This creates a bit of a break between "Long Description:" and your WM. I discovered that I didn't like the look of mine when they were right up against the "Long Description:".

Keith

Edited by BK-Hunters

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26 minutes ago, BK-Hunters said:

Blink?

 

The German word is "Glanz" and I obviously chose the wrong translation. So, it should be glance, gloss, shine, shininess or whatever. :-)

 

19 minutes ago, BK-Hunters said:

PISA-caching - just looked at your WMs. Nice! One tiny criticism, however. In the first <div> I would add margin-top:20px to the style, or a similar number of pixels.

This creates a bit of a break between "Long Description:" and your WM. I discovered that I didn't look the look of mine when they were right up against the "Long Description:".

Keith

 

Good point, and just in time - now that I finished updating more than 1,000 waymarks. LOL! Anyway, anything else I should change? I think instead of a margin-top I will simply add a <br /> at the beginning. That's also the way I separate the <div>s from each other.

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1 hour ago, PISA-caching said:

 

The German word is "Glanz" and I obviously chose the wrong translation. So, it should be glance, gloss, shine, shininess or whatever. :-)

 

 

The word I would have chosen is pizzaz, or maybe glitz.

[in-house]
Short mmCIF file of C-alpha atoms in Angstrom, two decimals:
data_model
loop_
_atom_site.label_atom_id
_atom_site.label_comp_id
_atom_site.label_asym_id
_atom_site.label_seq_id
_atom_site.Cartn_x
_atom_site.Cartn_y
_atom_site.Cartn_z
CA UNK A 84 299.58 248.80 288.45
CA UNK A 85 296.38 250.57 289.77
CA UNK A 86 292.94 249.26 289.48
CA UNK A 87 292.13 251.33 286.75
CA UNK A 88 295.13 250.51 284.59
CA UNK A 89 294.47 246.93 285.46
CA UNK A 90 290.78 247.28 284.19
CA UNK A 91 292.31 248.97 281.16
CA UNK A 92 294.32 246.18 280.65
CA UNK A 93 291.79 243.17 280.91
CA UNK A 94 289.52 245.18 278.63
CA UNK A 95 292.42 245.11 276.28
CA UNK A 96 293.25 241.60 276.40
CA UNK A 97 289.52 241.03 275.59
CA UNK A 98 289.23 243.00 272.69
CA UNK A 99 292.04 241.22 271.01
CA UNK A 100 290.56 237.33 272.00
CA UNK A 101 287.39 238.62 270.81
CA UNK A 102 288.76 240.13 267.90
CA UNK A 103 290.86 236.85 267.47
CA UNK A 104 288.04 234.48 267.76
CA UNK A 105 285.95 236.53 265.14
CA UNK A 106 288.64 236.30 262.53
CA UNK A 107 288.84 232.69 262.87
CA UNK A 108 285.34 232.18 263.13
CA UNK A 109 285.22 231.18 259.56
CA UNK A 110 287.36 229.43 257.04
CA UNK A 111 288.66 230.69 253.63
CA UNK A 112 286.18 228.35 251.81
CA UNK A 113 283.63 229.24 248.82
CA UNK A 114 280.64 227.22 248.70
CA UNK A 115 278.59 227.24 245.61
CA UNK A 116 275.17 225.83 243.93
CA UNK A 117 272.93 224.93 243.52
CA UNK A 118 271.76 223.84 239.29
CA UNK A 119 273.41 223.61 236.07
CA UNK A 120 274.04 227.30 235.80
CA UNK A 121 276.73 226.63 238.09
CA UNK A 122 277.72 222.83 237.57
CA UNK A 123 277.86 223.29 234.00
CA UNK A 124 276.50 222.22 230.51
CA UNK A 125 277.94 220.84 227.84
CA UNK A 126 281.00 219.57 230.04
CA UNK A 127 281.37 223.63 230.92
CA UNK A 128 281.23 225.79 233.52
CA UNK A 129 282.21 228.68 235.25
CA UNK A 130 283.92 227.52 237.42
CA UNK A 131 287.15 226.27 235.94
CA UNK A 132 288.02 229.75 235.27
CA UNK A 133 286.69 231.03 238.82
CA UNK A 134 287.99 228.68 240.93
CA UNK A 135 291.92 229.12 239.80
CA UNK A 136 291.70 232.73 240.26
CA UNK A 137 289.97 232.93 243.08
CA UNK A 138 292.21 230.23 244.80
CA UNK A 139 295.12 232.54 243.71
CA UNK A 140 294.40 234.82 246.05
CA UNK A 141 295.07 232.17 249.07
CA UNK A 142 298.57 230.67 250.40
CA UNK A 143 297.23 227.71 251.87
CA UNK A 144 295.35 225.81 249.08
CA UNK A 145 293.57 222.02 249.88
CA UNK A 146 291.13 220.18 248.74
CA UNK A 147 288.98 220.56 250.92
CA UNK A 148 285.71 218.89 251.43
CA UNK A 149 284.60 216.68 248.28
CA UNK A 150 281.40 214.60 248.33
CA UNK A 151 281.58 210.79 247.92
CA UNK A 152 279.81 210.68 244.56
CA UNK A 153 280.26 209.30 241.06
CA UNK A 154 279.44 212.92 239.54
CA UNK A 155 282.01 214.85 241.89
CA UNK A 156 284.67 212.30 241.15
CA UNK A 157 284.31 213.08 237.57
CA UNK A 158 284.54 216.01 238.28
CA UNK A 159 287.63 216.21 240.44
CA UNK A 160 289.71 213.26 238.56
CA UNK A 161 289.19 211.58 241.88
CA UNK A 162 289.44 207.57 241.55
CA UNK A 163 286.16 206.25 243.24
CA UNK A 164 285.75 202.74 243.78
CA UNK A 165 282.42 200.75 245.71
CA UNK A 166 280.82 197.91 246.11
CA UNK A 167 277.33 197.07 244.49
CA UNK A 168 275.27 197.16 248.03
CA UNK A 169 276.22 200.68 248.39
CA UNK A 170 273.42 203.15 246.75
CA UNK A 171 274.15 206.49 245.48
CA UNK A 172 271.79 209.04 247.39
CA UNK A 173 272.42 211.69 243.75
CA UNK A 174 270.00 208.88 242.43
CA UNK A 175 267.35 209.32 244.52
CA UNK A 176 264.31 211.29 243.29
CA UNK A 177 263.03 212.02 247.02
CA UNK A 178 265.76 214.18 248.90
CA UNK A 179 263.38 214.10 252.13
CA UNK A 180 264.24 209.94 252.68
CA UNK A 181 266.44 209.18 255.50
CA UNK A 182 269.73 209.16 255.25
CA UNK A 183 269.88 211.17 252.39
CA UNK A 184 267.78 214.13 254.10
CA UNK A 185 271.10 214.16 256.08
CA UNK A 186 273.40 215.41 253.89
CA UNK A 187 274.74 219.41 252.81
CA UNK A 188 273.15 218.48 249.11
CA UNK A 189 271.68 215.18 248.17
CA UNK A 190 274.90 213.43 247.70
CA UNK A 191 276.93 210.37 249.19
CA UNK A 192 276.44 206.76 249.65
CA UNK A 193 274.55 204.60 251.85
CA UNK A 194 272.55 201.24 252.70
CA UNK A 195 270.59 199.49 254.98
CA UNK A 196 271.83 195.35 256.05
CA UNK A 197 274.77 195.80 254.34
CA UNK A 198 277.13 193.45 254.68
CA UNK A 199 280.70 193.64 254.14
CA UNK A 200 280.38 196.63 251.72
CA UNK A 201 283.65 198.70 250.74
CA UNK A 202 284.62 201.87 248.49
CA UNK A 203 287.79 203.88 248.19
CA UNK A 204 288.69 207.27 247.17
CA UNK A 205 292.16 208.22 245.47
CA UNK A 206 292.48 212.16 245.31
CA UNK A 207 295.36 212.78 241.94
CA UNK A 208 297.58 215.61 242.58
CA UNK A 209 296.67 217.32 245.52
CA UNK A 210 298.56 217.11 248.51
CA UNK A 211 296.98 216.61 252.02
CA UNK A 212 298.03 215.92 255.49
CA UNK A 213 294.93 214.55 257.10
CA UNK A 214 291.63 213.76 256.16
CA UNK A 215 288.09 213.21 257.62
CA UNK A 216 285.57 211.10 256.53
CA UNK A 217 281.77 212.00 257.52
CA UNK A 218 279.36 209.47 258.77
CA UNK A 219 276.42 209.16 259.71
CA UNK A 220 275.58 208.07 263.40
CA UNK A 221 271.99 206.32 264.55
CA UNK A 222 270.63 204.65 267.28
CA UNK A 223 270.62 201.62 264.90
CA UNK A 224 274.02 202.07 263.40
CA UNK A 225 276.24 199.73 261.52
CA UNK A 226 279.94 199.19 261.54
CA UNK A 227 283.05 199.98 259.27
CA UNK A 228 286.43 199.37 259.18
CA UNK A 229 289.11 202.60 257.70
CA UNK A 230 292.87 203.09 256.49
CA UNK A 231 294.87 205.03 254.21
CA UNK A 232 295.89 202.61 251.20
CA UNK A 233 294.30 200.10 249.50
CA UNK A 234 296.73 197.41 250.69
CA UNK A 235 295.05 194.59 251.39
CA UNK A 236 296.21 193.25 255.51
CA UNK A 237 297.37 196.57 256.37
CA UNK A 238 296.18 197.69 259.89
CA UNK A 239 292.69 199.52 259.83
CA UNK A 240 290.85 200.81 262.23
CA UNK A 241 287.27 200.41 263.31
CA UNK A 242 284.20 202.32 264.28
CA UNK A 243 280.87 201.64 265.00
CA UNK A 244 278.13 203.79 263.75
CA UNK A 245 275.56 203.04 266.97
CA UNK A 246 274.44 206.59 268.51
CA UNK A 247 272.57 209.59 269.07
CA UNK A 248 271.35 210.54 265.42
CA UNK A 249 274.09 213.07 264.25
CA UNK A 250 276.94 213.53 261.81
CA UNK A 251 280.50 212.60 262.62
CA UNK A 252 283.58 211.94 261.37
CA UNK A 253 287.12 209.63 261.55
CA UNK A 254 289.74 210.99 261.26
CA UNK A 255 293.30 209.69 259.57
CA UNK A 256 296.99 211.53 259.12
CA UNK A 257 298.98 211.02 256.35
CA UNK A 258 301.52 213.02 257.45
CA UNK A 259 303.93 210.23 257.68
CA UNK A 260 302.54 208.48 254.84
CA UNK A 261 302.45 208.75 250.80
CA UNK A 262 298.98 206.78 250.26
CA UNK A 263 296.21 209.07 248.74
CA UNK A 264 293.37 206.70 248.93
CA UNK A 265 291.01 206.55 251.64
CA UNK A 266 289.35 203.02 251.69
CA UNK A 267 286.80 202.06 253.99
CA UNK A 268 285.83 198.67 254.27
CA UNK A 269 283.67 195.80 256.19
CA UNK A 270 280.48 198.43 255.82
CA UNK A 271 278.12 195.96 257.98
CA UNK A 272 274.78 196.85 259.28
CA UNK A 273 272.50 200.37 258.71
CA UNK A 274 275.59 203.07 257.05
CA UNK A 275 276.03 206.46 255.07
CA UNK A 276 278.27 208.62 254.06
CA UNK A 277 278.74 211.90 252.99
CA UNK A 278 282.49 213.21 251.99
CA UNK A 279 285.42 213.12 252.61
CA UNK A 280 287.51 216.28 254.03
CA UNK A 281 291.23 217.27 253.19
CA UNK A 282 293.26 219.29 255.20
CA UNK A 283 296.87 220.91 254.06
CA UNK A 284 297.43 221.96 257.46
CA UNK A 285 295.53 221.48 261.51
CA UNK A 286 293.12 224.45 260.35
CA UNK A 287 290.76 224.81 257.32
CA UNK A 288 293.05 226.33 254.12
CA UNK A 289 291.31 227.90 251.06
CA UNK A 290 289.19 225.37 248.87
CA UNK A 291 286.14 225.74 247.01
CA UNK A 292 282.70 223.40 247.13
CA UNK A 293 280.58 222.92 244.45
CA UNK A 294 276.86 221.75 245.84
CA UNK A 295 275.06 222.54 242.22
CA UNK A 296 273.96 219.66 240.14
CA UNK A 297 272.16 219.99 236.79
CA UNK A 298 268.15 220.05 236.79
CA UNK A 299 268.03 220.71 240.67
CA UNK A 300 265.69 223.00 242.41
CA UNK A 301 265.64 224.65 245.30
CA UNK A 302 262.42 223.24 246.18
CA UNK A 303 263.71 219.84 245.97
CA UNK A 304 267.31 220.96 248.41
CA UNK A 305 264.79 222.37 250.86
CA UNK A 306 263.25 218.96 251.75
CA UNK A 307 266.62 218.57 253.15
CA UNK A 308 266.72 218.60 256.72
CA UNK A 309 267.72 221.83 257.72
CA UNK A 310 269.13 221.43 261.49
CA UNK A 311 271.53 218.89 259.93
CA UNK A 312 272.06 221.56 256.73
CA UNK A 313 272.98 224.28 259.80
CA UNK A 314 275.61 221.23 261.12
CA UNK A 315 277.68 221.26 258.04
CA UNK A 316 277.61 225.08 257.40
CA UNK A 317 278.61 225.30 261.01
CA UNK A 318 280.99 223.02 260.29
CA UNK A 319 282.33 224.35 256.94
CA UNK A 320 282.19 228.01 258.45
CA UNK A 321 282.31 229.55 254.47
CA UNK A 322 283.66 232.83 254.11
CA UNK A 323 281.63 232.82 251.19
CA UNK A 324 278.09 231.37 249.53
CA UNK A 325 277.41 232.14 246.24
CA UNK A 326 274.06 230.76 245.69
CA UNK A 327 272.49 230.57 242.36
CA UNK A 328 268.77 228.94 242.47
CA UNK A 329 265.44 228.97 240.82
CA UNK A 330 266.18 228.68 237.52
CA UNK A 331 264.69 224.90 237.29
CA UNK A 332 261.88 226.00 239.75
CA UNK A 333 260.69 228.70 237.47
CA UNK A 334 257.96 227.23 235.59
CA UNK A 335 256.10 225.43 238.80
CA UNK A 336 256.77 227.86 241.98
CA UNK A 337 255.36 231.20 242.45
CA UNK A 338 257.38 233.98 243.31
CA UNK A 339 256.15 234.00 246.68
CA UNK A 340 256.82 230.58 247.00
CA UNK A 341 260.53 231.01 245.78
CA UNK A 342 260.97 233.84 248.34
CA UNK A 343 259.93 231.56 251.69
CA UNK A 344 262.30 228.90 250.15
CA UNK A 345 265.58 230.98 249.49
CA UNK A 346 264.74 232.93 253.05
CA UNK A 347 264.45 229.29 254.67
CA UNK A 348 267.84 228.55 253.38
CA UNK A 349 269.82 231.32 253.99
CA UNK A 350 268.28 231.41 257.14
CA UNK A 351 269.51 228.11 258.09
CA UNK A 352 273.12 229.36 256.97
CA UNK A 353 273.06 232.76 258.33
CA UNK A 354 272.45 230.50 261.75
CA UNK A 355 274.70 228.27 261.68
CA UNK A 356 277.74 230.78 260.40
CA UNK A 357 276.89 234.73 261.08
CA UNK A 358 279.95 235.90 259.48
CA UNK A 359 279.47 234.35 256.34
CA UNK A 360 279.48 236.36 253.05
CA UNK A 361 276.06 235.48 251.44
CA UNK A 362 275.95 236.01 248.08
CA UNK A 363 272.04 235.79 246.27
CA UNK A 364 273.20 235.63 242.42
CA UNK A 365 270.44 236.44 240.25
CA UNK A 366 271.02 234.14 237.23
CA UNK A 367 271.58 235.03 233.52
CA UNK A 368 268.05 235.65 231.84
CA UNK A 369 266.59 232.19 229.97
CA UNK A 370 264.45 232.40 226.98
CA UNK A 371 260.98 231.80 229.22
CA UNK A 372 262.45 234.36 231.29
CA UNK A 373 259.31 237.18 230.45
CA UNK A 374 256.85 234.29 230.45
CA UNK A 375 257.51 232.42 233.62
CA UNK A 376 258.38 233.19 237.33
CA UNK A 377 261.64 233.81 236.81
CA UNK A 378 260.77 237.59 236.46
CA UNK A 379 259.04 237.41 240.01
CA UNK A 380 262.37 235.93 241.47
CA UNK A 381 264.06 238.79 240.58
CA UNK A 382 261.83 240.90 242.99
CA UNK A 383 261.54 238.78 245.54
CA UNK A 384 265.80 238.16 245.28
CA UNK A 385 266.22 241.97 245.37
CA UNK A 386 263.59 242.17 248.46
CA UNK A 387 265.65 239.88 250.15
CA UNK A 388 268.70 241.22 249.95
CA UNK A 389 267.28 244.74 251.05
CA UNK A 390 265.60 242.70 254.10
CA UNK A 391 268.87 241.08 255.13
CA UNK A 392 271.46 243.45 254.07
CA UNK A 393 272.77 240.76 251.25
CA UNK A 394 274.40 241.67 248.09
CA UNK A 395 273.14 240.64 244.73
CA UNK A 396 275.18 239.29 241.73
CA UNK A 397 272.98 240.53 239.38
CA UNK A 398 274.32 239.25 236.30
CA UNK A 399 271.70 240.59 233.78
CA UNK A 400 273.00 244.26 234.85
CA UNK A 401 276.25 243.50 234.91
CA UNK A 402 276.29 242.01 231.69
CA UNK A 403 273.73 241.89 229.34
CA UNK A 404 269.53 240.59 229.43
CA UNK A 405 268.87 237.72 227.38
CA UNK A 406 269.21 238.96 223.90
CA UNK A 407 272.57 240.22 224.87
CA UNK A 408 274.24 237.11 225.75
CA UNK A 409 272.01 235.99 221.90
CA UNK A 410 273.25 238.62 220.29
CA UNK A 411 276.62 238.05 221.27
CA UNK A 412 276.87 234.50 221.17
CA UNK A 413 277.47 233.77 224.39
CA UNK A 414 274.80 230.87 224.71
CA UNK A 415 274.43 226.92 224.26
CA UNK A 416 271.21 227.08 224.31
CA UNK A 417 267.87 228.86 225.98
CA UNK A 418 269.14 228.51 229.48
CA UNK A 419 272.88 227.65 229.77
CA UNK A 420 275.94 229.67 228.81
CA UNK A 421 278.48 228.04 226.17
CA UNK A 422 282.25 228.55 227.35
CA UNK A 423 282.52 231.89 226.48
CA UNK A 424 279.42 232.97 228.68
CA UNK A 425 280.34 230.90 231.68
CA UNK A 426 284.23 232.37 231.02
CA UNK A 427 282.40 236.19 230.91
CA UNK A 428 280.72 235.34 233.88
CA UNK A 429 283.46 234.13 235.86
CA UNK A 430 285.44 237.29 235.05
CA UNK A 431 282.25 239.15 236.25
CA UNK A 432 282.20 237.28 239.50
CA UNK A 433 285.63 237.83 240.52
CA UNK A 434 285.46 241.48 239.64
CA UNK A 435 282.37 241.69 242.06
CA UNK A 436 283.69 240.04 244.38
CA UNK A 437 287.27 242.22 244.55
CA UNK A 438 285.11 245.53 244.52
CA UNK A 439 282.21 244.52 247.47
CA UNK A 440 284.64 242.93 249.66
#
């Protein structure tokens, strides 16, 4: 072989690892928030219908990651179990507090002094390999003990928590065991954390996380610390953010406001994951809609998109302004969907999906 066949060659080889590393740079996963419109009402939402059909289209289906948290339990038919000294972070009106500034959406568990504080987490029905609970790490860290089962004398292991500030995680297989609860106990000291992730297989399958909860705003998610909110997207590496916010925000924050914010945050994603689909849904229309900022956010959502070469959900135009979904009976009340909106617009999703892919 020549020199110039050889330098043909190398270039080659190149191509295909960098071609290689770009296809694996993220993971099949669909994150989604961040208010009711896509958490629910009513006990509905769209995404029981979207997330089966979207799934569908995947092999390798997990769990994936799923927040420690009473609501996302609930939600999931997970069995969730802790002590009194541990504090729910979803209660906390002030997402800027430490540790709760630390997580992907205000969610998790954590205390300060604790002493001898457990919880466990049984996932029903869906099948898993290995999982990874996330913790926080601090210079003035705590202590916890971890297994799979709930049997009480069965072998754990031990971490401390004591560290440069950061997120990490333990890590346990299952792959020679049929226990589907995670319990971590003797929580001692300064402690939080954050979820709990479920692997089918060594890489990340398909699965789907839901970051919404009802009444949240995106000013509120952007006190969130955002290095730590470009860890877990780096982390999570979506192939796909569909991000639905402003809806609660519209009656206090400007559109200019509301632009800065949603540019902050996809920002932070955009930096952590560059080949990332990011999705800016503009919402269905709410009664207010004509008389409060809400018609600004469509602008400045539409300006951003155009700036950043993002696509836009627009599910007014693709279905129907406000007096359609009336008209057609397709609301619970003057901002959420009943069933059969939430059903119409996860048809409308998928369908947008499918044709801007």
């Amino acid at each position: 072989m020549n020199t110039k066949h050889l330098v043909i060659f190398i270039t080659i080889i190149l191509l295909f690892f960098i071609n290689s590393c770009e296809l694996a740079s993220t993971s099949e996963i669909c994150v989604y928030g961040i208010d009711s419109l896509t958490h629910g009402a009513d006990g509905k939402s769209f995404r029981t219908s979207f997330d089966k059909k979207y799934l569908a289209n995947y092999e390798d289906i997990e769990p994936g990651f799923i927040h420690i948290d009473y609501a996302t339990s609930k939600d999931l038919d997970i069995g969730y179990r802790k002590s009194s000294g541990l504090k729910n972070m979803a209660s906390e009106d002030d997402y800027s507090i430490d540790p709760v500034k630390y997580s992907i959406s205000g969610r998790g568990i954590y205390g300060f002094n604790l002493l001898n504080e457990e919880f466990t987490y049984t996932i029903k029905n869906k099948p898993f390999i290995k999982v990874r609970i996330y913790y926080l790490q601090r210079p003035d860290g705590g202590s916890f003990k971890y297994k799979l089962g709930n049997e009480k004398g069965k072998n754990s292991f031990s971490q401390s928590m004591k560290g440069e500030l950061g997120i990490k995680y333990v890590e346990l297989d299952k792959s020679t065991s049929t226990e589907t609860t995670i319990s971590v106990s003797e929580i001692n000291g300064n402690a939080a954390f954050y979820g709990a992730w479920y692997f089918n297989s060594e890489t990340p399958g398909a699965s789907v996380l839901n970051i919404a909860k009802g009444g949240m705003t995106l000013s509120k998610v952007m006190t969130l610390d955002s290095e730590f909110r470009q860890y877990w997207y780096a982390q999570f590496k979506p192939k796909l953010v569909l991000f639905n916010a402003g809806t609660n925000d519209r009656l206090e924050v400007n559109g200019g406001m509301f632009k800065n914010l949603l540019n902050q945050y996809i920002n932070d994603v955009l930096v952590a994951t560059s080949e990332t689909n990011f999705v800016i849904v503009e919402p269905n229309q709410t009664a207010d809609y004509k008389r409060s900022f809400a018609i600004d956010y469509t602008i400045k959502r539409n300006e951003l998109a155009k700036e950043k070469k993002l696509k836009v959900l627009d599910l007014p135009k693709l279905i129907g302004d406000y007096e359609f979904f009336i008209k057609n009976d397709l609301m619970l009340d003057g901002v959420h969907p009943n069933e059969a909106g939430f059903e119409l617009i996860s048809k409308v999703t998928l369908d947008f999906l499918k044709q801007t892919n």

Why do people use <br /> instead of just <br>? <br> seems to work just fine for me. Is it because it's "recommended" that the former be used instead of the latter?

 

Anything else you should change?...

... Well, your boxes aren't centred. This is just my opinion, but I wouldn't have gone all the way to white with the background gradient.

Now that your inside corners are square I would have gone with padding:15px (or thereabouts) instead of padding:10px 17px.

My wife tells me my artistic sensibilities are (more than) somewhat lacking, so I'm not sure you should pay much (or any) attention to my criticisms.

 

And now I have a question. In the following:

border-image:url('IMGURL') 30 stretch

what parameter does the number (30 in this case) control? I've played with it at length and read appropriate bits at W3 School but still can't see exactly what it controls. It allows me to specify (roughly) the width of a matte in my images, but that doesn't seem to be its intended purpose.

Keith.

Edited by BK-Hunters

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31 minutes ago, BK-Hunters said:

 

The word I would have chosen is pizzaz, or maybe glitz.

Why do people use <br /> instead of just <br>? <br> seems to work just fine for me. Is it because it's "recommended" that the former be used instead of the latter?

Keith.

 

I use <br />, because someone once told to use it. :-) I never asked why, but here's the answer.

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4 minutes ago, PISA-caching said:

 

I use <br />, because someone once told to use it. :-) I never asked why, but here's the answer.

Yeah, now I see - I have never purported to aspire to XML validity, simply because there's no point. :rolleyes:

Keith